Wednesday March 15, 2017

Knights Ferry Covered BridgeKnights Ferry is small community 11 miles east of Oakdale that, like the many foothill towns in California, grew out of a need to support the population of miners coming to the area in the late 1800s. Some of the rich history of this town on the banks of the Stanislaus River has been preserved as a recreation area managed by the U.S. Army Corps of Engineers, and now offers educational and outdoor opportunities to thousands of people each year. Before settlers arrived in the area, the native Mi-Wok and Yokut tribes relied on abundant salmon runs that returned to the Stanislaus River every spring and fall. With the construction of Goodwin dam in 1912 for irrigation and flood control, the upper reaches of salmon and steelhead spawning habitat in Sierra tributaries were blocked off. Knights Ferry is now the eastern limit for salmon migration, and you can witness this spectacular event every fall at the annual Knights Ferry Salmon Festival.
The people who came to Knights Ferry during the 1850s were drawn by its amenities, including a boarding house, a general store (that is still in operation today), and most importantly, the ferry reflected in the town’s name that allowed travelers to cross the Stanislaus River and reach the southern mines. The ferry was replaced with a toll bridge in 1852. The iconic covered bridge that still stands today was built in 1863 after the whole town was decimated by a flood. Today, people visit the area to take advantage of the large recreation area, hiking, fishing, swimming, picnicking, nature viewing, and river rafting for beginners or experts. Some of the historical architecture of the town has survived flood and modernization, so visiting is like traveling back in time.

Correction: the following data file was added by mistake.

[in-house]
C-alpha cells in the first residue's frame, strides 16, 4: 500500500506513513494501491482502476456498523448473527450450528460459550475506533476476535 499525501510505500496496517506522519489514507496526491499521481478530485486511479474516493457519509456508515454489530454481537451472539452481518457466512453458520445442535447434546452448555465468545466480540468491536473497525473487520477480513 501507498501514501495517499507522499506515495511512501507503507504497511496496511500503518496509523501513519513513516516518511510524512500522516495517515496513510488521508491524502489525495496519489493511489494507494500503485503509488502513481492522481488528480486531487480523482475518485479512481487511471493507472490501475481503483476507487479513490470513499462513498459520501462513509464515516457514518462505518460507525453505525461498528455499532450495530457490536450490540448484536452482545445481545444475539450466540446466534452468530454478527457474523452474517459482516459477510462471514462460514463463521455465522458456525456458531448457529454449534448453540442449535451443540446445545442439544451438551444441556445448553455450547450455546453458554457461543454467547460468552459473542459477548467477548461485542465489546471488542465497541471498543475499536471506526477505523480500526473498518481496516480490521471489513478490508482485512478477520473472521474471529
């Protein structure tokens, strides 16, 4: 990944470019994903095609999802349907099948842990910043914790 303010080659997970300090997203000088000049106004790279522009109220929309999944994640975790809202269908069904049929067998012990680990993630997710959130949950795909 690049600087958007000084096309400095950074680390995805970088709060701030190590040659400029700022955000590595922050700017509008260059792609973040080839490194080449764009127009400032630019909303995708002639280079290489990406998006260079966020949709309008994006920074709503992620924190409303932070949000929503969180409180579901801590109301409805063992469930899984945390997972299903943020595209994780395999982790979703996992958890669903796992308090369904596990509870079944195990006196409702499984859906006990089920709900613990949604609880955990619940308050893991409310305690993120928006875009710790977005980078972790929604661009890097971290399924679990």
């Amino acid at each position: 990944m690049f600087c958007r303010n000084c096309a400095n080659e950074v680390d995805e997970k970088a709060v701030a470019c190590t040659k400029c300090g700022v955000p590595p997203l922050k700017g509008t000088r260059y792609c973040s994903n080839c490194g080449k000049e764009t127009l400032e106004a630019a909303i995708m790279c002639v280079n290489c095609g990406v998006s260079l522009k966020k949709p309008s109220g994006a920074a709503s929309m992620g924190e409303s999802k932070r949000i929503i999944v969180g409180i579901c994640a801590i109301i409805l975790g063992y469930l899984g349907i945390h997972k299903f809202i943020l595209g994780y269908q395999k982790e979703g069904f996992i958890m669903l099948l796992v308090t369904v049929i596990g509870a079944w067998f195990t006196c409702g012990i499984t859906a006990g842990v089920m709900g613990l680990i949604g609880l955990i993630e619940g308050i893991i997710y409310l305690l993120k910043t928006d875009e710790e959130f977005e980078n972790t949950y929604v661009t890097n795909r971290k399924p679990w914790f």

Preservation of this historic and natural space make it a welcome stop for out-of-town visitor and school field trips alike. Bald eagles also frequent the area, and the springtime wildflowers are a sight to behold. However, trash left by visitors has become an unsightly problem that can be hazardous for other people and wildlife, and detracts from the relaxing experience. So if you do visit Knights Ferry, be sure to leave it as beautiful, or better, than you found it. You can learn more about the history or wildlife of this unique place by visiting the museum, and be sure to stop by FISHBIO’s booth at this year’s Knight’s Ferry Salmon Festival in November!

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